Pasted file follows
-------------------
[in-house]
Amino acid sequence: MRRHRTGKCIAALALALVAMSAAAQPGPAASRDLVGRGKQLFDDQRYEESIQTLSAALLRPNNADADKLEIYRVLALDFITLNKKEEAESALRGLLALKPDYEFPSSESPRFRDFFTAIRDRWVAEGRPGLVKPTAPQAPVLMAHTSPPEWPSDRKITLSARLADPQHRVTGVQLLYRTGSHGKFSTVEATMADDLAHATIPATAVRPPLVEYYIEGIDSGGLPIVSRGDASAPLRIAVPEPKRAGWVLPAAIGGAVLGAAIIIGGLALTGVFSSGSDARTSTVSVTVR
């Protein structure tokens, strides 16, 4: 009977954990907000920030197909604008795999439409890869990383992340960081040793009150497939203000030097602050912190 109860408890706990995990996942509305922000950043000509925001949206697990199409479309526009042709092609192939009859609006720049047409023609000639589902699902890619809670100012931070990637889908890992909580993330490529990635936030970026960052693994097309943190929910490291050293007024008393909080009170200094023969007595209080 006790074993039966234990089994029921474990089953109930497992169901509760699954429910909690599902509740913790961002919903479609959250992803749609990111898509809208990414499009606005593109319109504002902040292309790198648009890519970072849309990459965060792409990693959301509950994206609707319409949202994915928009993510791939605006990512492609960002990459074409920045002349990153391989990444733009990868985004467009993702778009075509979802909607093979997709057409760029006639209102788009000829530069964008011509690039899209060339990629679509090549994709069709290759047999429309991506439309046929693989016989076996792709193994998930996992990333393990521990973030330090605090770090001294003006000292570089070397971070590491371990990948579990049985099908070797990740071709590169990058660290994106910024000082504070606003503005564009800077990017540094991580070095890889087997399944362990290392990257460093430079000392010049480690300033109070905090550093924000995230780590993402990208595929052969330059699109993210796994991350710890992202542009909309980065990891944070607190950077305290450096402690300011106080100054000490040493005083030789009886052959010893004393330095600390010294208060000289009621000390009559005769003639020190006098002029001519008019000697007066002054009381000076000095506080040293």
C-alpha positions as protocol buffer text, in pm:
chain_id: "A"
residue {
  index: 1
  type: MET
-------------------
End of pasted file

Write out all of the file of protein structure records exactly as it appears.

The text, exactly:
[in-house]
Amino acid sequence: MRRHRTGKCIAALALALVAMSAAAQPGPAASRDLVGRGKQLFDDQRYEESIQTLSAALLRPNNADADKLEIYRVLALDFITLNKKEEAESALRGLLALKPDYEFPSSESPRFRDFFTAIRDRWVAEGRPGLVKPTAPQAPVLMAHTSPPEWPSDRKITLSARLADPQHRVTGVQLLYRTGSHGKFSTVEATMADDLAHATIPATAVRPPLVEYYIEGIDSGGLPIVSRGDASAPLRIAVPEPKRAGWVLPAAIGGAVLGAAIIIGGLALTGVFSSGSDARTSTVSVTVR
């Protein structure tokens, strides 16, 4: 009977954990907000920030197909604008795999439409890869990383992340960081040793009150497939203000030097602050912190 109860408890706990995990996942509305922000950043000509925001949206697990199409479309526009042709092609192939009859609006720049047409023609000639589902699902890619809670100012931070990637889908890992909580993330490529990635936030970026960052693994097309943190929910490291050293007024008393909080009170200094023969007595209080 006790074993039966234990089994029921474990089953109930497992169901509760699954429910909690599902509740913790961002919903479609959250992803749609990111898509809208990414499009606005593109319109504002902040292309790198648009890519970072849309990459965060792409990693959301509950994206609707319409949202994915928009993510791939605006990512492609960002990459074409920045002349990153391989990444733009990868985004467009993702778009075509979802909607093979997709057409760029006639209102788009000829530069964008011509690039899209060339990629679509090549994709069709290759047999429309991506439309046929693989016989076996792709193994998930996992990333393990521990973030330090605090770090001294003006000292570089070397971070590491371990990948579990049985099908070797990740071709590169990058660290994106910024000082504070606003503005564009800077990017540094991580070095890889087997399944362990290392990257460093430079000392010049480690300033109070905090550093924000995230780590993402990208595929052969330059699109993210796994991350710890992202542009909309980065990891944070607190950077305290450096402690300011106080100054000490040493005083030789009886052959010893004393330095600390010294208060000289009621000390009559005769003639020190006098002029001519008019000697007066002054009381000076000095506080040293």
C-alpha positions as protocol buffer text, in pm:
chain_id: "A"
residue {
  index: 1
  type: MET